Radiohead have been using W.A.S.T.E. as the name of their official online merchandise store and fan network for a long time, baffling and confusing many fans of their music. What do the letters W.A.S.T.E. stand for? Where does this acronym come from? As it turns out, the meaning of Radioheadâ€™s W.A.S.T.E. may very well come back to Thomas Pynchon's novel The Crying of Lot 49.
So why would Radiohead name their fan website after a book by Thomas Pynchon, anyway? Thom Yorke, the lead singer and lyricist of Radiohead, studied Art and English Literature while earning his degree at Exeter University in the UK, so it's likely he is a fan of Pynchon's novels. In a 2012 Rolling Stone interview, Thom Yorke came right out and openly acknowledged American author Thomas Pynchon as one of his many artistic influences.
OK, so Thom Yorke is a fan of the writer Thomas Pynchon. But what do the initials W.A.S.T.E. have to do with Radioheadâ€™s music? The W.A.S.T.E acronym (often pronounced as just "waste") plays a large and mysterious role in Thomas Pynchon's 1965 novel The Crying of Lot 49. Like you and many other Radiohead fans out there, the novelâ€™s main character Oedipa Maas is also baffled by the mysterious W.A.S.T.E. acronym she keeps noticing popping up everywhere. Confused, she actively starts to search out its origins and meaning.
So what is the secret meaning of W.A.S.T.E. in Thomas Pynchonâ€™s The Crying of Lot 49? Oedipa Maas finally learns that the mysterious W.A.S.T.E. acronym she has found scrawled all around Los Angeles stands for "We Await Silent Trystero's Empire." But who exactly is this mysterious Trystero, and why is anyone awaiting his empire? In The Crying of Lot 49, Trystero is an underground network operating "in the shadows," intent on communicating secretly under the radar with the goal of ultimately subverting American mainstream culture. Remember: Pynchonâ€™s novel takes place in 1960s Southern California, a major countercultural hotspot.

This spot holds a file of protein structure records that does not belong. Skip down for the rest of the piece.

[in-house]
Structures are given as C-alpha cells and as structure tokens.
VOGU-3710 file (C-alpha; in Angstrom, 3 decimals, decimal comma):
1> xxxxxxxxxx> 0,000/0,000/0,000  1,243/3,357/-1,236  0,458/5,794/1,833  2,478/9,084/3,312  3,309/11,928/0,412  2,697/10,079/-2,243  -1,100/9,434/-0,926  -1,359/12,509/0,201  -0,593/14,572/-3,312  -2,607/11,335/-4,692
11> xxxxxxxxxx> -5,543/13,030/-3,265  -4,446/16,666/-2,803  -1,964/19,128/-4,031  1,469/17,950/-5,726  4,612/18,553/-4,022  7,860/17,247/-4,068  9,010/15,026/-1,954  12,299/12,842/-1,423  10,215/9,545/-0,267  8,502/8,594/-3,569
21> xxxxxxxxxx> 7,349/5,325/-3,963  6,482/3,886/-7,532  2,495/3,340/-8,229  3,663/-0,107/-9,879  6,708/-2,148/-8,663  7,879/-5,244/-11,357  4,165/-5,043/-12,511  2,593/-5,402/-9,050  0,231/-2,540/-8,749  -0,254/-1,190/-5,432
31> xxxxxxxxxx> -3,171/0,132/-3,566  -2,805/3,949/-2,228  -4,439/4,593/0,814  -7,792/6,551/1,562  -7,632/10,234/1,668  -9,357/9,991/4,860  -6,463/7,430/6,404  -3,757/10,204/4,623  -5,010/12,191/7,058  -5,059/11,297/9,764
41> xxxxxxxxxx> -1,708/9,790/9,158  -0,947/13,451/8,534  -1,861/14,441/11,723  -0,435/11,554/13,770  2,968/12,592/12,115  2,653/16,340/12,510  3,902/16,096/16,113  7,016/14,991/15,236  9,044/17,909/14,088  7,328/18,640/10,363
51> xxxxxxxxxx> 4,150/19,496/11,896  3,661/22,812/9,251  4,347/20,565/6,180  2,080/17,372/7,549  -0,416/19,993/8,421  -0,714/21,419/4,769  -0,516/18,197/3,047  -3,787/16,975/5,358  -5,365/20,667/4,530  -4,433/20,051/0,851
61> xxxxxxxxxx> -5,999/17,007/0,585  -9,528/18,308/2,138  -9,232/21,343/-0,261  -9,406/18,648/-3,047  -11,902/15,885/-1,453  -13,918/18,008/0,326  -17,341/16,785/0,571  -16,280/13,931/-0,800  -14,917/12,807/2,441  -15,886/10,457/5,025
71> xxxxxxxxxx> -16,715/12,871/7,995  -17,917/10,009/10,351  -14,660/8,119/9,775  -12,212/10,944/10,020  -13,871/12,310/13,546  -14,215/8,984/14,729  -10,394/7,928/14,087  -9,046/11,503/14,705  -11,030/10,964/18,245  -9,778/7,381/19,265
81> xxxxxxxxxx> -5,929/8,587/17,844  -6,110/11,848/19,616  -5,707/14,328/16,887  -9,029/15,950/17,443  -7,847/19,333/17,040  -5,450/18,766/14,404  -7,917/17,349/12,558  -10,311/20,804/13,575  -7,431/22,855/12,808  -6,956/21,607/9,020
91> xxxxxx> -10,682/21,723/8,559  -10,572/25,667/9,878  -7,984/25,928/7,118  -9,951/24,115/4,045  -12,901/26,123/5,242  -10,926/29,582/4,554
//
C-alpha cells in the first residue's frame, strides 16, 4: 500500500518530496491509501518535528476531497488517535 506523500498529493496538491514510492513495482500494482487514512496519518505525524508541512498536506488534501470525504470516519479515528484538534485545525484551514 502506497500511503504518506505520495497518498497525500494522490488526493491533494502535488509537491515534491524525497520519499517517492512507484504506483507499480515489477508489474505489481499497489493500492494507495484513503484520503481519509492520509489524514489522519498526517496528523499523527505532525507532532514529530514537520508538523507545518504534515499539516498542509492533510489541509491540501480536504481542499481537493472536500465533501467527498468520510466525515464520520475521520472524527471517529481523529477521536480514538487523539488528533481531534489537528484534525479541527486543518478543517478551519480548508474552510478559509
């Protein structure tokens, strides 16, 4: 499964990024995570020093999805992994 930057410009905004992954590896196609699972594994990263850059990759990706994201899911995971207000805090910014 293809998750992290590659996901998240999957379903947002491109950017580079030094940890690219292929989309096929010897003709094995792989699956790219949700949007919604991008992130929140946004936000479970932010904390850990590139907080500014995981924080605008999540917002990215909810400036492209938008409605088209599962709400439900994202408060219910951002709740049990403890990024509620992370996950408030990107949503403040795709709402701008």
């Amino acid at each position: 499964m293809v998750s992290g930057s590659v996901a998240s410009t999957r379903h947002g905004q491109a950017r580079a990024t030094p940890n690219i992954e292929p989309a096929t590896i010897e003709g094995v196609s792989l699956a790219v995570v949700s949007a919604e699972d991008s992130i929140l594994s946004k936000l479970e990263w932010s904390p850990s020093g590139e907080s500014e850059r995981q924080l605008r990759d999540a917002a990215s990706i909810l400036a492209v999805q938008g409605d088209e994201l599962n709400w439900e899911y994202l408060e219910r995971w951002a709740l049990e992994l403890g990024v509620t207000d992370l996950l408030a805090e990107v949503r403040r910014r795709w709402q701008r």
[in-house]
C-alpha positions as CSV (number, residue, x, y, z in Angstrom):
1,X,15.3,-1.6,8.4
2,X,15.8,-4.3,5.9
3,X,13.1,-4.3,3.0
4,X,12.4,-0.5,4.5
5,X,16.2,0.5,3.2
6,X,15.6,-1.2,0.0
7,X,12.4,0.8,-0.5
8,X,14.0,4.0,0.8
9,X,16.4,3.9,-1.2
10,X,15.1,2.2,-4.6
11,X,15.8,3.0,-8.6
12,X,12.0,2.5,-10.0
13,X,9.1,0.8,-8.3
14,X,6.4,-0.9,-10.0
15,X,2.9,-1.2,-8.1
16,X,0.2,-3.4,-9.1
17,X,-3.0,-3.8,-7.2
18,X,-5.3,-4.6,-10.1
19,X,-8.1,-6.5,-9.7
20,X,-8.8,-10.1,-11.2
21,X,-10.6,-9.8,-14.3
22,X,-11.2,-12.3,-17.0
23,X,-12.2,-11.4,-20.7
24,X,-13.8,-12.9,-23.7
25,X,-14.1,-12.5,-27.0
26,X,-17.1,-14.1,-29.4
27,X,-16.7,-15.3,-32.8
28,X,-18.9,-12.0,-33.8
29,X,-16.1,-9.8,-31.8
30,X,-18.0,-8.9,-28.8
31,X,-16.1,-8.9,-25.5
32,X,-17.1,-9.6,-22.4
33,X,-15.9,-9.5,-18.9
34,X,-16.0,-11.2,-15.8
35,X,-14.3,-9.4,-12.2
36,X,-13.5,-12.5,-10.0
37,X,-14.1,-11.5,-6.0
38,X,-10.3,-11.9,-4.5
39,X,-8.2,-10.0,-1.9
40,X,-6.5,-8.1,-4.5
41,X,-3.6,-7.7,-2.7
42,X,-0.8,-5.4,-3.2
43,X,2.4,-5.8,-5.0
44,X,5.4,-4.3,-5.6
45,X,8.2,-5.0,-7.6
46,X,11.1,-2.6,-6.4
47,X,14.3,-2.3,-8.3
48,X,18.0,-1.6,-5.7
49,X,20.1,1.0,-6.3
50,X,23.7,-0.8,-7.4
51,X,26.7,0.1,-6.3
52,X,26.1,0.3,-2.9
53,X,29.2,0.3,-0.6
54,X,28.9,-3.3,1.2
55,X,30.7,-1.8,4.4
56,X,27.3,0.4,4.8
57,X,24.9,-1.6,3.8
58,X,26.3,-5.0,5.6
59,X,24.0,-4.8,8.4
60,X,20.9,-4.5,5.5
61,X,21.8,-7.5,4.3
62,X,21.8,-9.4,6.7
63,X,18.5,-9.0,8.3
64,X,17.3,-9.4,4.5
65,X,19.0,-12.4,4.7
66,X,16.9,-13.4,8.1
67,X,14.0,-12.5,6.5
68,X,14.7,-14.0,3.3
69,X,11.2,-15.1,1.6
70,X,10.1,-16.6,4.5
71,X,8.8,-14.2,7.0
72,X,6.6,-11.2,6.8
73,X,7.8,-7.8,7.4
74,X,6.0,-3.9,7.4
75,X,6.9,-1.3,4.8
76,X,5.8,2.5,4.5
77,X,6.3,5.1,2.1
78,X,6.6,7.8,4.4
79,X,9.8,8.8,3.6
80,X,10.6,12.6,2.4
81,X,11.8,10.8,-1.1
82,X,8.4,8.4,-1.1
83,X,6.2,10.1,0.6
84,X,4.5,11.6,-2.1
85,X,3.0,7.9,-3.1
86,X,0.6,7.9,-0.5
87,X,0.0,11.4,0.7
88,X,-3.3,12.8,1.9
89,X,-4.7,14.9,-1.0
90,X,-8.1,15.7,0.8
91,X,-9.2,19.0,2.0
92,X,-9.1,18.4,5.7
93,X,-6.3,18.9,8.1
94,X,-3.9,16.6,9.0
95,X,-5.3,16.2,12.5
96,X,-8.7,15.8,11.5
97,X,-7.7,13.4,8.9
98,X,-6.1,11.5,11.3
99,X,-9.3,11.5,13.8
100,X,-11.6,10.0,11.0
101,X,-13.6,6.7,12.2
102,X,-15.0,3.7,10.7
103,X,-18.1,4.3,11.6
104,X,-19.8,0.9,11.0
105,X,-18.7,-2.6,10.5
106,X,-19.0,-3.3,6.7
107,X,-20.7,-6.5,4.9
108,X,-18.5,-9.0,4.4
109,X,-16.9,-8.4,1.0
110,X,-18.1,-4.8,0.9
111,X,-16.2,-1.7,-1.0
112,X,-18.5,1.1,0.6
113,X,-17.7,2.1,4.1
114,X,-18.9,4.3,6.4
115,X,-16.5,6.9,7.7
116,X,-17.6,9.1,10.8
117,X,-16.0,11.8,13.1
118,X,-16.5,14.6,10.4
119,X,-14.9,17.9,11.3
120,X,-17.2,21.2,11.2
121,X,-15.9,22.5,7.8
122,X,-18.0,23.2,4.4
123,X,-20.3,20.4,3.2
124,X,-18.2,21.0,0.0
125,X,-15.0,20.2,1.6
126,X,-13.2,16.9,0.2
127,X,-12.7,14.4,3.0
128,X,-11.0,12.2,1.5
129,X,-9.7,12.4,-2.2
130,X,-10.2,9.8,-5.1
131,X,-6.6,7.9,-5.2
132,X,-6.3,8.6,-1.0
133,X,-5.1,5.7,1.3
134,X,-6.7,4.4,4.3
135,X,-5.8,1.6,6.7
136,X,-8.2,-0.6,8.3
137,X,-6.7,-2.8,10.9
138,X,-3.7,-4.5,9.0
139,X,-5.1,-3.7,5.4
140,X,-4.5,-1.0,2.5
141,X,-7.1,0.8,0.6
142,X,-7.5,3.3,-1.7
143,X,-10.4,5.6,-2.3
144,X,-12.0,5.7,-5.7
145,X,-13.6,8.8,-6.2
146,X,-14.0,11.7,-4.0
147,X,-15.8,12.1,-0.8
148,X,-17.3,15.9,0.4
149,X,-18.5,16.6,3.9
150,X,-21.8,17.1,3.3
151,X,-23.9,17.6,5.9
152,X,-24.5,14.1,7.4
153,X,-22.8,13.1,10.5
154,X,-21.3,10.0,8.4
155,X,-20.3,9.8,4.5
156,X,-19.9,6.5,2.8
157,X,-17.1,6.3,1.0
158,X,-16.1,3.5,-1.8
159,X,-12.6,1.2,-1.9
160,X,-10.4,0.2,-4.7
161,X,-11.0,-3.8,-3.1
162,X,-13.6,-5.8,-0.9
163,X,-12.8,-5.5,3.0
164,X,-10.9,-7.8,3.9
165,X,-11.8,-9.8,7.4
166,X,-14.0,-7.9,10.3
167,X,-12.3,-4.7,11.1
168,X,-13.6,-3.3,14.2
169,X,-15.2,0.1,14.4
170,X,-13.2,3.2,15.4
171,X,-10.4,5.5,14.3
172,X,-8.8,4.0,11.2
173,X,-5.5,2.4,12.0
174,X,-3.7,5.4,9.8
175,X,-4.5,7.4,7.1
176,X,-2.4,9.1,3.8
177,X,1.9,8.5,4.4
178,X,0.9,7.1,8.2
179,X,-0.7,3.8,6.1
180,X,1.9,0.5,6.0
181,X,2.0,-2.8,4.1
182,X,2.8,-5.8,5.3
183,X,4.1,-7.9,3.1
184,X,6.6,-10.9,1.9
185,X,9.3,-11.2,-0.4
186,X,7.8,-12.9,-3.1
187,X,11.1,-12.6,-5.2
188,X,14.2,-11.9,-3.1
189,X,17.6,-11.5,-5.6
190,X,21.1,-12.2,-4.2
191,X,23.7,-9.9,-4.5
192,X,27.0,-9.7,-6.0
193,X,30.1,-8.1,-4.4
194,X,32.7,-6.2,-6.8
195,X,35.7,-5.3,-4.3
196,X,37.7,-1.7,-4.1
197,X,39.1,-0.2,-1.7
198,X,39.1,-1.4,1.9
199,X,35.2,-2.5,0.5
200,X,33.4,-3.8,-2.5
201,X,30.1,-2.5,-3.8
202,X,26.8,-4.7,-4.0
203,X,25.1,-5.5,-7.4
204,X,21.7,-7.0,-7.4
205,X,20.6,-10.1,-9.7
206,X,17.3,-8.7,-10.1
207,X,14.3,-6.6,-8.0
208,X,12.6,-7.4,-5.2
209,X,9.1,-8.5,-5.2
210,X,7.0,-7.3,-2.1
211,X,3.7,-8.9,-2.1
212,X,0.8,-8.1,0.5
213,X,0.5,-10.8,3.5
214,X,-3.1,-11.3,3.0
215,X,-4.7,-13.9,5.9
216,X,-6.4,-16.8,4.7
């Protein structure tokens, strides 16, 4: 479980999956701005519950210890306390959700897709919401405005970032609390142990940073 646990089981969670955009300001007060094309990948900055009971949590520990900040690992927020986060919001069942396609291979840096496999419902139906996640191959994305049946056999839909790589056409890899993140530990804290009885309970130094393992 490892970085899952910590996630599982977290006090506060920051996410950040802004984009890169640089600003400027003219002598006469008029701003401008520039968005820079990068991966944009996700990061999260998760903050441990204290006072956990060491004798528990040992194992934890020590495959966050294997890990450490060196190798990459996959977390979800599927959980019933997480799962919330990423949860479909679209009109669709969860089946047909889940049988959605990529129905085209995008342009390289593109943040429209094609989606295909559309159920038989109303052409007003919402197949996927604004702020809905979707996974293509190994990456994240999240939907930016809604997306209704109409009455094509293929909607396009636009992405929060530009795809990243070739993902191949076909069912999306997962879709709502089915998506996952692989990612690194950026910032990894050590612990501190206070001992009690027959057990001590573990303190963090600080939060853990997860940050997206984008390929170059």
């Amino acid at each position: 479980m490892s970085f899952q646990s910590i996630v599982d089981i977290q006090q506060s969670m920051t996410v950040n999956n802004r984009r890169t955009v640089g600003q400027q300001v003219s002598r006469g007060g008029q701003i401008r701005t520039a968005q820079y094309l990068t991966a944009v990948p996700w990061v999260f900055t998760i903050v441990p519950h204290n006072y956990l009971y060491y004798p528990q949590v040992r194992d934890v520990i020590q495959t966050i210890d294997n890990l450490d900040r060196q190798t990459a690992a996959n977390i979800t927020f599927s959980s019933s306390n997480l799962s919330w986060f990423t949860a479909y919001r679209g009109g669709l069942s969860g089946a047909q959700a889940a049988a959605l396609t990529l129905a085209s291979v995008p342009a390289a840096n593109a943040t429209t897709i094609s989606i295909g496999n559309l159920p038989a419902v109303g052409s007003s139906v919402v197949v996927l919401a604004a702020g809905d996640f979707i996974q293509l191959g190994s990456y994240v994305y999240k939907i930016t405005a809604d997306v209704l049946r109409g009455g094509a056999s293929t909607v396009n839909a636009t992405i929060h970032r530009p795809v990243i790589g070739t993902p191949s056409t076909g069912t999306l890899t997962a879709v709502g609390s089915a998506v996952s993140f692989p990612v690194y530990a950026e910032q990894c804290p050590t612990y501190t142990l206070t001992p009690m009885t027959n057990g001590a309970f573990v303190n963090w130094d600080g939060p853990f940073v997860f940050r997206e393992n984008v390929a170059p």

So why did Radiohead name their fan site W.A.S.T.E.? In Pynchonâ€™s The Crying of Lot 49, members of the counterculture used the W.A.S.TE. system as a means of private, secure communication that couldnâ€™t be traced or tracked by the powers that be. (Paranoid, right?) Never a band to shy away from exposing the ugly side of politics, Radiohead very well may have named their fan forum W.A.S.T.E. as not only as a clever homage to one of their favorite authors, but also because they envision it as off the grid network where Radiohead fans from all over the world can meet, communicate and conspire over the meaning of Radiohead song lyrics in "secret," using anonymous usernames and aliases to conceal their true identities...